MIchael Pitt as the villain Kuze

In terms of exhibition, at least the movie could boost cyberpunk aesthetics, engineered by spectacular shots over the digitalized splendors. VFX company MPC (Life of Pi, The Jungle Book) introduced their Ghost Cams to capture giant picturesque holograms, named Solograms by supervisor Guillaume Rocheron, next to skyscrapers that overshadow the low-quality life right beneath—there are still dirty slums after technological advancement brought about such miracles. This contrast further showcases the widespread grip of technology on social and personal life, which comes at the right time as the original envisioned. However, Ghost breaks its back trying to convey aspects of Japanese culture to its stylized American hero story, even with marvelous shots on the city ground bringing depth to geographical layouts. This society reminds us more of Big Hero 6’s San Fransokyo than a Hongkong-ish Japan, undercutting many conceptual values. On a smaller scale, Sanders demonstrated the delicacy of cutting-edge technology in the scene that analyzes Killian’s synthesized skin, but her camouflage suit doesn’t translate well onto CGI. It works best as 2D animation when Motoko waves her hand then disappears into the view of the hustle and bustle below.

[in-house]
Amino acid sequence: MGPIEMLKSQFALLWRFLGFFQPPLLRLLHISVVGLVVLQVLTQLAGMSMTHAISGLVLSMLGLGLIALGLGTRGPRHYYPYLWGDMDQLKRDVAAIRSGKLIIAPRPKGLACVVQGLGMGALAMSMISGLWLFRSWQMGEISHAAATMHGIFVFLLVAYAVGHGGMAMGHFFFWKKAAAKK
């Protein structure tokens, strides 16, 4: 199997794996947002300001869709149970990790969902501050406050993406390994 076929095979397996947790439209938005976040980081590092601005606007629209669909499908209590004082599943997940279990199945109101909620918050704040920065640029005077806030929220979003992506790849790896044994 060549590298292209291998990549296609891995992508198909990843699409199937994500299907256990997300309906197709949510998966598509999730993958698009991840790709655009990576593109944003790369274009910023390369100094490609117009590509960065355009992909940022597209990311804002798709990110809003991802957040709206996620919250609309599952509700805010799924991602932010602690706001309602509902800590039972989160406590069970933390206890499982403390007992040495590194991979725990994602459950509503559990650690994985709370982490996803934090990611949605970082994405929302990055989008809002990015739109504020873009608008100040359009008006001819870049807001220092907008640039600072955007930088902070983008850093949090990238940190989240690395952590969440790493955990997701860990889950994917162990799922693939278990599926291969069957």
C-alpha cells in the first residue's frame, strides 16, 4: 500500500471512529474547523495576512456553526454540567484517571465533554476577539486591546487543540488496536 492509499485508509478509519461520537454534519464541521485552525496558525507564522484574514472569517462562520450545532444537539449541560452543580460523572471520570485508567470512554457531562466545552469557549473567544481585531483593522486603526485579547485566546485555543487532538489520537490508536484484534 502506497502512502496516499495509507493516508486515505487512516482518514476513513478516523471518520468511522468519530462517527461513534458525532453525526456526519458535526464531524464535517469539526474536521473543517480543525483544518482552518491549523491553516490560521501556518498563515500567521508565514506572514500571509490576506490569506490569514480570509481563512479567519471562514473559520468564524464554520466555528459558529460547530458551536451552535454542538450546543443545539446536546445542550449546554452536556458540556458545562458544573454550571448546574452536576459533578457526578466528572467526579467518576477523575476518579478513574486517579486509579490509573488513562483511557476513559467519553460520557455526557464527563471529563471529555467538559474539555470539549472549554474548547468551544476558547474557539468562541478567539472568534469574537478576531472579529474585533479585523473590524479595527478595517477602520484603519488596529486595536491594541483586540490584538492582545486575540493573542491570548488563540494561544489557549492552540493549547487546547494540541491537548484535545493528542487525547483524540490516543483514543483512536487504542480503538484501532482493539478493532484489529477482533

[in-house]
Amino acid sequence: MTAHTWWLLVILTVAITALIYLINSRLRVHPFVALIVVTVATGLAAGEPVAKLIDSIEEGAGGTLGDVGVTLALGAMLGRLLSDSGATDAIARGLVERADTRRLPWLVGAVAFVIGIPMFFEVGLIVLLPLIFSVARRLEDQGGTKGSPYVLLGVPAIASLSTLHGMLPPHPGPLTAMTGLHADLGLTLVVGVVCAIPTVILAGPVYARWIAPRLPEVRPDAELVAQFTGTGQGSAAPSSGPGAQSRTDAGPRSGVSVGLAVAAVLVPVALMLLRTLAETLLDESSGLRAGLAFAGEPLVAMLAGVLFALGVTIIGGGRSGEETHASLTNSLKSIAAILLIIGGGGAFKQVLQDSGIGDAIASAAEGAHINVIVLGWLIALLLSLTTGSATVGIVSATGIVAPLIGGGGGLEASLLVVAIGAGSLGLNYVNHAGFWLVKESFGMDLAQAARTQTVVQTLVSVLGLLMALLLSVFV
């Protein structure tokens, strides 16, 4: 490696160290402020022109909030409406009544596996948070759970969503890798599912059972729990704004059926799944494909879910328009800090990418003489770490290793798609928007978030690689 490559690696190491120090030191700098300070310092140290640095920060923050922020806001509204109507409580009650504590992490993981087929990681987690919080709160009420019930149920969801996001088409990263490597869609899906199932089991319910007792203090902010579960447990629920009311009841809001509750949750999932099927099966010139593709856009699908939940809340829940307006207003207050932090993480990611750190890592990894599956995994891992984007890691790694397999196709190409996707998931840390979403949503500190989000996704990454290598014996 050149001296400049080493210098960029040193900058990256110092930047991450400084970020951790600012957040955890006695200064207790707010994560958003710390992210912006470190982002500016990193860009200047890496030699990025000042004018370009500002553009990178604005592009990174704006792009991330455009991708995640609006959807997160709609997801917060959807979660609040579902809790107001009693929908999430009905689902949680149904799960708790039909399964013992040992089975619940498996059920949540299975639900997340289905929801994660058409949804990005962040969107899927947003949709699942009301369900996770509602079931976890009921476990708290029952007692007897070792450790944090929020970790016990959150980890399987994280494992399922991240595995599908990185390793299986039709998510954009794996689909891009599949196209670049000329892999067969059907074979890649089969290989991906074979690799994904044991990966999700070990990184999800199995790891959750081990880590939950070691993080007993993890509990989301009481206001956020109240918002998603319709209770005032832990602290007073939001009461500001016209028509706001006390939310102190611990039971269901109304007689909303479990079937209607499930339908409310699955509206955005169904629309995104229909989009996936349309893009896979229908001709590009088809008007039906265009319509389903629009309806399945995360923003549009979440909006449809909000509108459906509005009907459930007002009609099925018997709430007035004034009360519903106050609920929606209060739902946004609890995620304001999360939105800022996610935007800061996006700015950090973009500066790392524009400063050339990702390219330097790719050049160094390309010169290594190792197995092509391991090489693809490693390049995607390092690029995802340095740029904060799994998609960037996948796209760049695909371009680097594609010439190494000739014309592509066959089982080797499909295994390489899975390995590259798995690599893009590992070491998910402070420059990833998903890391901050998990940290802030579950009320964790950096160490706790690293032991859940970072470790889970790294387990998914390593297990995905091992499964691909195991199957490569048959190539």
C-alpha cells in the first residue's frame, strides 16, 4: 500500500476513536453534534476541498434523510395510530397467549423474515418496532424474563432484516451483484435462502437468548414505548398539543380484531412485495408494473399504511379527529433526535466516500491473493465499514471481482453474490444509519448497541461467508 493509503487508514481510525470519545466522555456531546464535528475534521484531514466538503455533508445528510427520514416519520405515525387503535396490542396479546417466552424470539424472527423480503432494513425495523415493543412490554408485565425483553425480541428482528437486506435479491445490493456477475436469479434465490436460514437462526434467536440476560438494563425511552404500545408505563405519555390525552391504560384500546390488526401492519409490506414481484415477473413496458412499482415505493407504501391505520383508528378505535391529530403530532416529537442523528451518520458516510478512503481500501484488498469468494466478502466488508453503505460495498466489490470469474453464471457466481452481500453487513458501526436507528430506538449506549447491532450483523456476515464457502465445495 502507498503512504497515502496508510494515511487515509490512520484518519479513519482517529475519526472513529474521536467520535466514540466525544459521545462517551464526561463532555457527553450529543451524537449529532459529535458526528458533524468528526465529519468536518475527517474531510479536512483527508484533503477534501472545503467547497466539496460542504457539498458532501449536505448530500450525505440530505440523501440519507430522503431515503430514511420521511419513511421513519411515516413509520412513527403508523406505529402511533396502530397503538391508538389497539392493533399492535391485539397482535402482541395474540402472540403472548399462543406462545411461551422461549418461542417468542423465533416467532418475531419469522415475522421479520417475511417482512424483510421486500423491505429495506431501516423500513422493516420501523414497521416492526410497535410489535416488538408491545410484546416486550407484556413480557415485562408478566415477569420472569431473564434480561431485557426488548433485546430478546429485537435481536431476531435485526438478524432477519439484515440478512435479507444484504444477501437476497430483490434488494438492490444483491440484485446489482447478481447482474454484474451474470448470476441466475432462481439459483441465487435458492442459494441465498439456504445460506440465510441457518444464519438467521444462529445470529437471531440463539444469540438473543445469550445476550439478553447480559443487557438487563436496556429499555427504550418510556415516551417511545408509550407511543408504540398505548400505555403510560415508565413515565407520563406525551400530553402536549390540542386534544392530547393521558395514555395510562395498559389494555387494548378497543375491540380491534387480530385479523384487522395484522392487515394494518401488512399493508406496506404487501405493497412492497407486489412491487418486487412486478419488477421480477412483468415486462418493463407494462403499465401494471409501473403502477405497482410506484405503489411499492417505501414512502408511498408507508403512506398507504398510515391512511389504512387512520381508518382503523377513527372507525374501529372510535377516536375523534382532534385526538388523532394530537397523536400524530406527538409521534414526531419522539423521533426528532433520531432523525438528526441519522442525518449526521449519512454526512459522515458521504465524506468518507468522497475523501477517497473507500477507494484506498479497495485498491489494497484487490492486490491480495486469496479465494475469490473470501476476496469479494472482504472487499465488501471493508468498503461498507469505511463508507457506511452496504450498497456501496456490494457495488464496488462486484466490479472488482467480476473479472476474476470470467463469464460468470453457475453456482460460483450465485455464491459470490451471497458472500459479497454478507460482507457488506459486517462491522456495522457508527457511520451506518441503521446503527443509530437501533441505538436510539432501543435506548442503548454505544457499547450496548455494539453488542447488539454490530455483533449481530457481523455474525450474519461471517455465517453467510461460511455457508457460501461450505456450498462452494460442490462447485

The Solograms

Boasting slick, vivid imageries of a disturbing future, Ghost homogenizes its source material to become a mediocre sci-fi with no substantial innovation. Deprived of the existential questions made by the original, it modifies many philosophical themes to attain a humane approach. Fans might understand if it aims at the general audience rather than continuing the legacy of its original, but it’s no way to justify this compromise to produce a safe, lazily written Hollywood story. The plot only worsens controversies; then Kenji Kawai’s fantastic theme song plays in the background of the end-credits, timely disheartening but far too late to redeem the movie.